Contributed by Andreas Peters RMT
Contrast bath treatments are a great way to help with recovery after exercise and just maintaining your body in general. One of the biggest effects of contrast treatments is increased circulation, which in turn speeds up recovery times after exercise, as well as speeding up recovery in repetitive strain type injuries. Using contrast treatments is not safe with any acute injuries, so if you just sprained your ankle, give this treatment a pass.
The basic protocol that I encourage for my clients is to use hot water for three minutes, followed by cold water for one minute, repeating that three times. It is easiest done for the legs if you have access to a couple large buckets. For anyone that runs I highly encourage the use of contrast treatments on the entirety of the lower legs, especially if you are prone to repetitive strain injuries, such as plantar fasciitis. If you are training a lot, I would recommend doing a contrast bath at least once a week, but it can easily be done several times a week. It can be done for any part of the body, but the forearms and lower leg are the most practical areas for using contrast baths. As a massage therapist, I personally use contrast baths on my forearms to help me maintain my ability to work, and every time I do the contrast I can notice increased circulation in my forearms for several hours following the treatment.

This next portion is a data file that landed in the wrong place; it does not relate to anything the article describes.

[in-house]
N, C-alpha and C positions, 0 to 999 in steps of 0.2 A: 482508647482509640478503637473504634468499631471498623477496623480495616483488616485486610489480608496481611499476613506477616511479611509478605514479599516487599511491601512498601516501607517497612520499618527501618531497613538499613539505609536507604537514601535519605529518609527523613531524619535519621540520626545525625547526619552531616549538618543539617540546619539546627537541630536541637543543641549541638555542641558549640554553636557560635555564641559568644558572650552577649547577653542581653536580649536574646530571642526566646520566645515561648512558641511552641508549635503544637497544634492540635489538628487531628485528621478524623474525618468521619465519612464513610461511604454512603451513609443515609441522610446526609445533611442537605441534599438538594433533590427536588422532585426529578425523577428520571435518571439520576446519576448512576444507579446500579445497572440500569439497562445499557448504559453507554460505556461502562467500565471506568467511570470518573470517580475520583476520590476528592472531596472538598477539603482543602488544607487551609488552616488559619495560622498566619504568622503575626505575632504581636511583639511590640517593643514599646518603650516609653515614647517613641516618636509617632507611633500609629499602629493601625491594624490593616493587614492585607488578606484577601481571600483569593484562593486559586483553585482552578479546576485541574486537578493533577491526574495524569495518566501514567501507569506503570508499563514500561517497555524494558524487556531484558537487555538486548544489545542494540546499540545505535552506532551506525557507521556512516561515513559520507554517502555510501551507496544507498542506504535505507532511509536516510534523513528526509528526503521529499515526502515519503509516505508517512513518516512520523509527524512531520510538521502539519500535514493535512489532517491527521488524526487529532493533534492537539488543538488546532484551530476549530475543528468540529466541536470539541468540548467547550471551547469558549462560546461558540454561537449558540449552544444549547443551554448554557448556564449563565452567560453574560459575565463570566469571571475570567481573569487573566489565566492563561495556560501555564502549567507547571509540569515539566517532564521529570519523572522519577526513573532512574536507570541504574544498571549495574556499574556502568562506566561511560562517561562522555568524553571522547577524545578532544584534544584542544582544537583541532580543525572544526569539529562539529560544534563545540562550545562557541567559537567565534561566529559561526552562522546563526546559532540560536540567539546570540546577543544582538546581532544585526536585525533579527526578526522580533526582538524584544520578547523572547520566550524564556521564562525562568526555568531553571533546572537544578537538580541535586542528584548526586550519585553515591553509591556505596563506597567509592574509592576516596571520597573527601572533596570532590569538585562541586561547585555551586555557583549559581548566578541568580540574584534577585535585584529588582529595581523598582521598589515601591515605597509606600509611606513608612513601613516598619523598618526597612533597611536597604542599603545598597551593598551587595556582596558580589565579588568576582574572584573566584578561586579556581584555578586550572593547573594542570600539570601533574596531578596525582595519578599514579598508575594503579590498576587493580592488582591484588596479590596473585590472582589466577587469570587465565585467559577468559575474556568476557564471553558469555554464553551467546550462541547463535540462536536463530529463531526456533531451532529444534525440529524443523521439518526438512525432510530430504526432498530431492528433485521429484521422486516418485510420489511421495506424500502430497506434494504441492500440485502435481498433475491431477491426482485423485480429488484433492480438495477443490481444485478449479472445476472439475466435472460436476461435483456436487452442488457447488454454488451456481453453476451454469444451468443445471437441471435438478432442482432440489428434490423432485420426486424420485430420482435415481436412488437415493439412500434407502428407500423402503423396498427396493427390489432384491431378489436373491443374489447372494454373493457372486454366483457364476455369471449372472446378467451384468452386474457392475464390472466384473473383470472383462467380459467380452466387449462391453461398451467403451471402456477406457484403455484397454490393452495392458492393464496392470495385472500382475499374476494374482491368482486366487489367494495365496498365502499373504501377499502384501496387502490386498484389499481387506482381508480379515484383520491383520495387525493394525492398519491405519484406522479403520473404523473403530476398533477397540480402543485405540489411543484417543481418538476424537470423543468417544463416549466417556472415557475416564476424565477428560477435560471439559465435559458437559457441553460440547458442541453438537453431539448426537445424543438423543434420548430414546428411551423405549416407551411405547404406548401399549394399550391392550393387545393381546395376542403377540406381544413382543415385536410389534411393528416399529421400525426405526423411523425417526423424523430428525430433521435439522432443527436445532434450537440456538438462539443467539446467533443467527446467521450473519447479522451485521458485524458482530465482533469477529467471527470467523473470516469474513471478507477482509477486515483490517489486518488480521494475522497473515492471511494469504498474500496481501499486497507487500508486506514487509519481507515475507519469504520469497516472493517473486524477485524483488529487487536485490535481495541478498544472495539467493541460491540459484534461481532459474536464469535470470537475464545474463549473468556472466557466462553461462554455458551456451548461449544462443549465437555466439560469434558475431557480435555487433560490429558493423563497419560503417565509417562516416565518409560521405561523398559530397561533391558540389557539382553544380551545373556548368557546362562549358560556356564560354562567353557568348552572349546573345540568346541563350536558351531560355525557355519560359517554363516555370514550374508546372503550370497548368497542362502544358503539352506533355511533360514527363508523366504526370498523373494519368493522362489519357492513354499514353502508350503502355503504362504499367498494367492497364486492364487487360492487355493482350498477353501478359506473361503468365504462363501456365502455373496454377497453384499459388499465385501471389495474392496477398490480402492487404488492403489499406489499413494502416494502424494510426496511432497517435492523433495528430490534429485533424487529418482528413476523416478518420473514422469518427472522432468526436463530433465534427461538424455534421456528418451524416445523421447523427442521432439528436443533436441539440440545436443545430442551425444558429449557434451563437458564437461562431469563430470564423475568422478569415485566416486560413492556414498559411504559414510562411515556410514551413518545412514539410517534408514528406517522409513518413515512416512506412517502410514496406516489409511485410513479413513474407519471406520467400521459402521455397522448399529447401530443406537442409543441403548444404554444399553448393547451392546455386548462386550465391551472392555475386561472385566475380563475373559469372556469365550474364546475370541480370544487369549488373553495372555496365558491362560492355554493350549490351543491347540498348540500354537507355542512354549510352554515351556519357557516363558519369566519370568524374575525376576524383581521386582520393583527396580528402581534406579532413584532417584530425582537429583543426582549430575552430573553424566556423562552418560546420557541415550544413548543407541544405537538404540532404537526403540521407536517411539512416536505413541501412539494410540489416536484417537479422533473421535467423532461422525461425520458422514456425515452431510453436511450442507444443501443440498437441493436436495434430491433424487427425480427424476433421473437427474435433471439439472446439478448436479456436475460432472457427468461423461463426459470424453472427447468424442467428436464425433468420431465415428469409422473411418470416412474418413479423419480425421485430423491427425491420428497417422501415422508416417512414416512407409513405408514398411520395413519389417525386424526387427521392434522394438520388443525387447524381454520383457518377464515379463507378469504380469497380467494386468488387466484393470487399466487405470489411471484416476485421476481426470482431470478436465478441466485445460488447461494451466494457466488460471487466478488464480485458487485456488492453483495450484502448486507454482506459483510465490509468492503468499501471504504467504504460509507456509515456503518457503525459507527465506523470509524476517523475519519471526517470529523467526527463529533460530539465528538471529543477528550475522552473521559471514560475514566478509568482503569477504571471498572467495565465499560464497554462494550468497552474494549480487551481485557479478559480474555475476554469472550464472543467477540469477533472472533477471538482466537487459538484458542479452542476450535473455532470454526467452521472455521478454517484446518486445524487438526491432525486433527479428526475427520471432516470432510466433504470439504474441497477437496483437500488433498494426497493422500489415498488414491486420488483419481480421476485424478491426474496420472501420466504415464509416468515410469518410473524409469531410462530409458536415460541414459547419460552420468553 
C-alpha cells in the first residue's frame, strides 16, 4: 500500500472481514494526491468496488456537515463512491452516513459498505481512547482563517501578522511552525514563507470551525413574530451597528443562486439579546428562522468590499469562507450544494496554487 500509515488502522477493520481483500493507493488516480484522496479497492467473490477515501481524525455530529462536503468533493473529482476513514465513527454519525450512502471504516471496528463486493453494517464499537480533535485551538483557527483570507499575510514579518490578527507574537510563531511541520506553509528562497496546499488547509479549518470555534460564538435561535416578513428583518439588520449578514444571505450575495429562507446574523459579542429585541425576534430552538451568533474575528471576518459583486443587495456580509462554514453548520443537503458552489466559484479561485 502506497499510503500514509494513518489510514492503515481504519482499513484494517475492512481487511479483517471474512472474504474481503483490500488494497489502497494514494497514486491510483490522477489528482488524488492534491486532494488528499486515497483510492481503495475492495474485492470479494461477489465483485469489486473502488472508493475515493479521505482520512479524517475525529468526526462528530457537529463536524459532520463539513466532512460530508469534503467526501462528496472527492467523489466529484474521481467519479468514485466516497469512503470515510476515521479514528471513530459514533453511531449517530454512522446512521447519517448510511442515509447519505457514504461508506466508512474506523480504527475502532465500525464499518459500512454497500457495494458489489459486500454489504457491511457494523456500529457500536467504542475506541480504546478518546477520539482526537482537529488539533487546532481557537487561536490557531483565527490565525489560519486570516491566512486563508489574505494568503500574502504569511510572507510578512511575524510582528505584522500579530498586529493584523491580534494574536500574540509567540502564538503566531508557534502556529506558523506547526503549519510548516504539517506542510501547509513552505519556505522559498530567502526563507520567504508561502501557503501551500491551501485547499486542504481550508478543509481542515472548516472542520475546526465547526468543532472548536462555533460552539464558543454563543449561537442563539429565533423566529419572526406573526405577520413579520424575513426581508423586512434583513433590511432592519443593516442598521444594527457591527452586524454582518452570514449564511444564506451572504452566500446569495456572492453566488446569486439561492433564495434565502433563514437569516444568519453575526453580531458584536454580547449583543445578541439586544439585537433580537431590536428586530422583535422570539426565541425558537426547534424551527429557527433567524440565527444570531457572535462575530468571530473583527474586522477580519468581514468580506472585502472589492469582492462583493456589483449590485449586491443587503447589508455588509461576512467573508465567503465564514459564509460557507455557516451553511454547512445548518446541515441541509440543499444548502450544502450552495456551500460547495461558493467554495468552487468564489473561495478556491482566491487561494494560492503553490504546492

For those interested in the hard Science, unfortunately there are not many high quality studies done on contrast baths. Within the studies that do exist, there is no overwhelming evidence that contrast baths are any more effective than other post workout routines such as stretching or active recovery, but the consensus is that it is more effective than doing nothing. Contrast baths are more appealing at certain times compared to other recovery methods, for example who wants to go for a light jog for their active recovery after an Ironman? At any rate, here are a couple links to fill the need for hard science and to get some more resources about contrast baths:
Thank you Andreas for this post! I have done “ice baths” as recovery after hard runs but I’ve never done contrast baths. I will definitely be giving them a try. Coach Mary
If you, too, are curious about the contrast bath, give them a go and see how you respond. Andreas is an RMT at Cadence Chiropractic, Sport & Health. He specializes in myofascial release technique.